8. A method for energy beam exposure as recited in claim 3, wherein the length of said first pause prior to the shot to said sub-regions is relative to the area of the shot to a sub-region directly preceding said sub-region.

Description:

BACKGROUND OF THE INVENTION

The present invention relates to a method of electron beam exposure and, more specifically, relates to a method for improving the throughput of a precision pattern generation using electron beam exposure.

The patterning of resist films is essential in the manufacturing of semiconductor devices. That is, many resist films are used as the masks in various etching processes, for example, the fabrication of windows in an insulating layer on a semiconductor substrate, which are used for defining the selective diffusion regions, or the fabrication of fine metallic wiring lines on a semiconductor device.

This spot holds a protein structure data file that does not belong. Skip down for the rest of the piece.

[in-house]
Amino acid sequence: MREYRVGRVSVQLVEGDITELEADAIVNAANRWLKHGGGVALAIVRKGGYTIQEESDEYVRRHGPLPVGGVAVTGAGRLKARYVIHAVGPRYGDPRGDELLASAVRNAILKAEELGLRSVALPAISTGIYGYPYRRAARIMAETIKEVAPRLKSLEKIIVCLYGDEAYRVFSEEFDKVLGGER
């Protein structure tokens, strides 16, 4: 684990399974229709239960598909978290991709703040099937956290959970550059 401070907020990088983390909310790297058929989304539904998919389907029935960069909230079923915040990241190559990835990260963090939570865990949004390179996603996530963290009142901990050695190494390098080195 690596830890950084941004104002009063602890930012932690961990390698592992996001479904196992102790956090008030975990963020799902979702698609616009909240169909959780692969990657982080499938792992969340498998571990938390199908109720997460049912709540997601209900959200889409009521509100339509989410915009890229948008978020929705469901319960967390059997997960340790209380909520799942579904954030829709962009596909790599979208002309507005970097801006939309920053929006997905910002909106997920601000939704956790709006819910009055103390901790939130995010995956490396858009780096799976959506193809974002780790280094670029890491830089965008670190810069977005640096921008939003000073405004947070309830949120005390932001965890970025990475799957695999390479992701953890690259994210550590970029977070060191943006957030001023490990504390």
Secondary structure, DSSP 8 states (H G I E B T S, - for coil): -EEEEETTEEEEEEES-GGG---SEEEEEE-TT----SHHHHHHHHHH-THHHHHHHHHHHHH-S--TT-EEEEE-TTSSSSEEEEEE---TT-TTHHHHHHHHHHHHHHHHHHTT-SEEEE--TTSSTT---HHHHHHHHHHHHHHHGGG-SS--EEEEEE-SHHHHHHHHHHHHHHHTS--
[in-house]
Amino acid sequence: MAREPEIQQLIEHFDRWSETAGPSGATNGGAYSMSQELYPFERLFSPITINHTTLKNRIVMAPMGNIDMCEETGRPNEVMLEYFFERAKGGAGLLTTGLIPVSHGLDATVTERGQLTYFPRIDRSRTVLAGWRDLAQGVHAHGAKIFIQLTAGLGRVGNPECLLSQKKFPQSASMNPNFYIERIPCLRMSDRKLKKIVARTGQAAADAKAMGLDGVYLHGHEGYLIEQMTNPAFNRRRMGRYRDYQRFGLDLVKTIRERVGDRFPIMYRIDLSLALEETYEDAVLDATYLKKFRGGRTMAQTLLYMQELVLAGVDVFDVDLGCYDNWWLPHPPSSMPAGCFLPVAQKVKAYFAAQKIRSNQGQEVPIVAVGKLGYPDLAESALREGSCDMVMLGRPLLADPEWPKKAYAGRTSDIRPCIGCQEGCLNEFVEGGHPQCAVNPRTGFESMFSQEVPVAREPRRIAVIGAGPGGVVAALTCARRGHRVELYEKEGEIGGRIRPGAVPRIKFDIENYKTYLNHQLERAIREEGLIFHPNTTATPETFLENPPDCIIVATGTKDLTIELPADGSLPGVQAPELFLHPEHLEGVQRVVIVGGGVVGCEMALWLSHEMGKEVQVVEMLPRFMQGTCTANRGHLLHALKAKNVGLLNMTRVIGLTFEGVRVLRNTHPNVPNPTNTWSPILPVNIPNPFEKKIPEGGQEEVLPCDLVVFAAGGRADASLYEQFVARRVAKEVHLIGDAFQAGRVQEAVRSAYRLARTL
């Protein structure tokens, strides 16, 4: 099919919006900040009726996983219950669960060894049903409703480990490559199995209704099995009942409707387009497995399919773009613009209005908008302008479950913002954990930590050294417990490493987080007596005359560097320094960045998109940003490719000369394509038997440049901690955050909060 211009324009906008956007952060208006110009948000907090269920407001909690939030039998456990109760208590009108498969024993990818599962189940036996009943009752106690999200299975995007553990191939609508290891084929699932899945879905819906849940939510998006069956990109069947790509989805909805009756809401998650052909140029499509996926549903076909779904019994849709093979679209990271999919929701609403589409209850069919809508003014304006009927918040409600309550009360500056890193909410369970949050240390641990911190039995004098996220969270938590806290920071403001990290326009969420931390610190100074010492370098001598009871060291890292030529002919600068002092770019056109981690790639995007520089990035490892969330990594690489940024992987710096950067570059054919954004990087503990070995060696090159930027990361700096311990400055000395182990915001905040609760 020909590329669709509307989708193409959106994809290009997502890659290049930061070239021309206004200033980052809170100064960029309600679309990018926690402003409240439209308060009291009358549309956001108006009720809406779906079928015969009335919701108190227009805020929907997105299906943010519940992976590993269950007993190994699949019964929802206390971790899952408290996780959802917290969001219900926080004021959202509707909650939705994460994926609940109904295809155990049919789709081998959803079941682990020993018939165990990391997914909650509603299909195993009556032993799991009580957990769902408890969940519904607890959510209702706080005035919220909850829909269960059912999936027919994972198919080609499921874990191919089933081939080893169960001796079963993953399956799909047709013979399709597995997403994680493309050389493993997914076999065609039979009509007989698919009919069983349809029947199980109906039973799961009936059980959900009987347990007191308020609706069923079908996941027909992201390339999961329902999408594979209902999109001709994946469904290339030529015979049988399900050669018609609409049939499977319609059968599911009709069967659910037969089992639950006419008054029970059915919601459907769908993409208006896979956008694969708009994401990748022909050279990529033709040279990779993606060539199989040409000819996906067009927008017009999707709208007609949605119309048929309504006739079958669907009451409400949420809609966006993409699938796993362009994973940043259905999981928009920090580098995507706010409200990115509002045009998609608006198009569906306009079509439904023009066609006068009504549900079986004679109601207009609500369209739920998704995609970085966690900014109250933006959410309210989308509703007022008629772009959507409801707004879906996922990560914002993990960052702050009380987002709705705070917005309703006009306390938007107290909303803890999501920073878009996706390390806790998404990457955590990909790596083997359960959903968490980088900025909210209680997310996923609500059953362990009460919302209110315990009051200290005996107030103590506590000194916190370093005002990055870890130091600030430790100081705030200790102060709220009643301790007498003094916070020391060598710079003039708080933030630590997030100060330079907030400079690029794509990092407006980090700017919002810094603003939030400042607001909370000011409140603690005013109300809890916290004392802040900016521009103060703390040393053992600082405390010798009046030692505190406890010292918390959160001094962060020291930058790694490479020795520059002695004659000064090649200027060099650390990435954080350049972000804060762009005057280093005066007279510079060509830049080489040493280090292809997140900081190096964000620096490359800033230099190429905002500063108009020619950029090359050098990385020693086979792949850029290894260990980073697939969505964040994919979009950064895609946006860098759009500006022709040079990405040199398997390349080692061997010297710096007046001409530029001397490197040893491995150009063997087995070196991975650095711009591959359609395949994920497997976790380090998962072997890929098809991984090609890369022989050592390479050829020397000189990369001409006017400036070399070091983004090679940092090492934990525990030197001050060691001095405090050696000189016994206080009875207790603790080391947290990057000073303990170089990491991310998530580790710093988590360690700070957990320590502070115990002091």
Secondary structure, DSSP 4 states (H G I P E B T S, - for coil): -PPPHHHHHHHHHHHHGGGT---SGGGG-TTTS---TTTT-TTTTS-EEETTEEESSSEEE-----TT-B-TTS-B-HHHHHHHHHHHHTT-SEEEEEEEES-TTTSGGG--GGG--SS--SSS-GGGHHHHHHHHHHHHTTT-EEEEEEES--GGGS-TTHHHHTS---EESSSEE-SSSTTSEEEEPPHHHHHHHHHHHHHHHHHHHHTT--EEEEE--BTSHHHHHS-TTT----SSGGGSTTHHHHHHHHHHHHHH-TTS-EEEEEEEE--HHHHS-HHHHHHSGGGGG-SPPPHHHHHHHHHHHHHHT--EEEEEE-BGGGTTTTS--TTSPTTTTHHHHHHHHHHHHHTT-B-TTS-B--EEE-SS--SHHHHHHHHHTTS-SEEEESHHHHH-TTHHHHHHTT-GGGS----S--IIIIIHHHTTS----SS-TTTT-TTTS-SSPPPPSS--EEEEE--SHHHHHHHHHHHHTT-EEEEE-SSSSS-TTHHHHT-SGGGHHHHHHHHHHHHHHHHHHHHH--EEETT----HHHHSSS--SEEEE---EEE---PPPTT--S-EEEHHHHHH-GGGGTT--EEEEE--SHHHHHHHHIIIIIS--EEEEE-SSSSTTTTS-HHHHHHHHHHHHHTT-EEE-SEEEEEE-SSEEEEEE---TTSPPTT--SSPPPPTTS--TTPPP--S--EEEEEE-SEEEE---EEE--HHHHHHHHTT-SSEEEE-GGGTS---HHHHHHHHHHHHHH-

Such patterning has usually been performed by exposing the resist film to ultra-violet (UV) light passed through a photo-mask, therefore, such technology is referred to as photolithography. However, the recent requirement for the fine patterning on the order of sub-microns in semiconductor devices makes electron beam (EB) technology (referred to as EB lithography) indispensable. The EB permits direct writing of a number of patterns on the order of a micron or sub-micron in a resist film formed on a semiconductor wafer, or in a resist film formed on a glass substrate to be used as a photo-mask in the ordinary photolithographic process.